All creative types have hit a wall, probably multiple times, during their careers. At one point or another, there was that one project that stumped you for seemingly no good reason at all. Whether you are looking at marketing, design, business, or a variety of other fields, sometimes it is hard to strike the right creative vein you need to deliver a product worthy of use. Having thought about this myself throughout school and now in the real world of graphic design, I would like to share some of my tactics for overcoming the creative block and turning the impossible project into portfolio quality material.
I am a firm believer that our experiences outside of work fuel creativity. When I say outside of work experiences, I do not mean just the creative ones. Something as simple as going to the grocery store could work, but more zestful experiences are even better. Do what you are passionate about and it is sure to fuel your next creative endeavor, even if the product isn’t related to your activity.
For me, time spent outside is a must or I go into a tailspin trying to come up with good ideas. The organic, outside world provides so much inspiration that even a short walk can change the direction of a project. The millions of colors, textures, sounds, and smells you are exposed to, even on a walk during your lunch break, can make a difference. The further I can immerse myself, the better.
The next best thing for me is to create a mood board; I usually use Pinterest for time’s sake. This method can be somewhat dangerous as there is so much content already out there that it can be easy to simply pull apart someone else’s work and rearrange it into a Frankenstein project. When used correctly though, it can be refreshing to have a place to look back and recapture the right mood and feel for a project. I save images, color swatches and groups, textures, and as many references to design history as I can in order to have a wide array of material for inspiration, which leads me to the next tactic: design history.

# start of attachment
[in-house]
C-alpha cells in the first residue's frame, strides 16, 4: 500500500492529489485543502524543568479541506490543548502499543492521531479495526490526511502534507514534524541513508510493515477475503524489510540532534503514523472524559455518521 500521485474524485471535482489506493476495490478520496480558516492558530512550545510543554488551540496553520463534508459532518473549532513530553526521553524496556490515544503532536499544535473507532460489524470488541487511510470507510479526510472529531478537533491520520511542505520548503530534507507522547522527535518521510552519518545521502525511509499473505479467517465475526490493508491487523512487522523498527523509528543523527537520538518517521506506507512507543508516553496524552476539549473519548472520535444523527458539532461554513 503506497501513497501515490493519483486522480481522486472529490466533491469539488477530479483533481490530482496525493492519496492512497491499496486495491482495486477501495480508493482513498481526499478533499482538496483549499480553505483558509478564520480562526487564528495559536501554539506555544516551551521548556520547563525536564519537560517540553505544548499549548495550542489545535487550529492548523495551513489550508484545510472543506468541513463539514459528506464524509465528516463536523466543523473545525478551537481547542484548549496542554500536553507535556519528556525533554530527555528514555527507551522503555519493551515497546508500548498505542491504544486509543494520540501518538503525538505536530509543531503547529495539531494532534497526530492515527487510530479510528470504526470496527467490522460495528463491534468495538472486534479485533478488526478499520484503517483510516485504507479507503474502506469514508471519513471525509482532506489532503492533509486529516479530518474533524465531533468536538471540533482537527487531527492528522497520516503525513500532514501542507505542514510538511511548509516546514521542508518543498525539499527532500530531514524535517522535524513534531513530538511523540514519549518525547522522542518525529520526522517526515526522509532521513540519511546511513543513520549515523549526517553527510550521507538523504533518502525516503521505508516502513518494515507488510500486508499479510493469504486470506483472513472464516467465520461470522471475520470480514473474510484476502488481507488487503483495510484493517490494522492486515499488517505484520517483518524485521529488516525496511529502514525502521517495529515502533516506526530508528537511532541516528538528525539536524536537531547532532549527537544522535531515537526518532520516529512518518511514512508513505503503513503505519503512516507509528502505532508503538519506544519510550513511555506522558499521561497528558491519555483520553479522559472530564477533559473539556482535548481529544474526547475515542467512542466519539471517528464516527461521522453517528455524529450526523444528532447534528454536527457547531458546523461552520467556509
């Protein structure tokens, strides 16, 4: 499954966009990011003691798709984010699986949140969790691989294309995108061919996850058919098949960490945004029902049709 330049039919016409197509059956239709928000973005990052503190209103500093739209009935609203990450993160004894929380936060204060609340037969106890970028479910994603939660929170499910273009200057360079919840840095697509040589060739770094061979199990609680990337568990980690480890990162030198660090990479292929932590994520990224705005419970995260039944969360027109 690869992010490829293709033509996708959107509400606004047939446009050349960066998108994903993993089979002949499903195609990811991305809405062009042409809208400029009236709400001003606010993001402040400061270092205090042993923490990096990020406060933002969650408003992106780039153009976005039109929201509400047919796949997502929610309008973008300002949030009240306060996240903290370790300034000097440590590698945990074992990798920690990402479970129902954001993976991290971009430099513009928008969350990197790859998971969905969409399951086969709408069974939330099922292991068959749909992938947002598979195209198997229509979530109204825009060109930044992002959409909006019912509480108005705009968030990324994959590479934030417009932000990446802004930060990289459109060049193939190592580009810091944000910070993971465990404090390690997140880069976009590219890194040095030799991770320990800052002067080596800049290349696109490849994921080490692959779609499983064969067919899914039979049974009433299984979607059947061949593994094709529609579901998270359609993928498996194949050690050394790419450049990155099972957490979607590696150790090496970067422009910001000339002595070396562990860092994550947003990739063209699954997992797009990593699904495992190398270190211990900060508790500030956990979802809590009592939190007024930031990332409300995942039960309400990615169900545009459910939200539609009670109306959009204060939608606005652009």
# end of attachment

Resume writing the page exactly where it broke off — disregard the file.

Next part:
One of my favorite designers of all time, Massimo Vignelli, once said something along the lines of good design will never die and that good design is timeless. I look back at work from Vignelli and other greats from the design world for this reason. Grids, textures, typographic styles, and colors that have worked successfully in the past can usually be updated and used again as long as they fit the criteria for the project and accurately represent the client and their goals within a project, like a logo or rebrand.
Finally, just pick up some markers or pencils and draw – anything goes. Listen to a song you think relates to your project, then draw on paper what the song makes you feel. Use abstract forms, write words, and play with different colors. Even experiment with the drawing utensil itself. Pay attention to the textures it leaves behind on paper and how it behaves with more or less pressure. This method is also something I firmly believe is integral to good design. Do not limit yourself to a computer screen. Working without a computer can usually be more productive than attempting to experiment within one. If nothing else, remember that the best of the top designers from history might have never had the option to use a computer and they created some pretty spectacular work that made them memorable.
The next time you hit a creative block, try one of these methods – you might be surprised at how much it helps.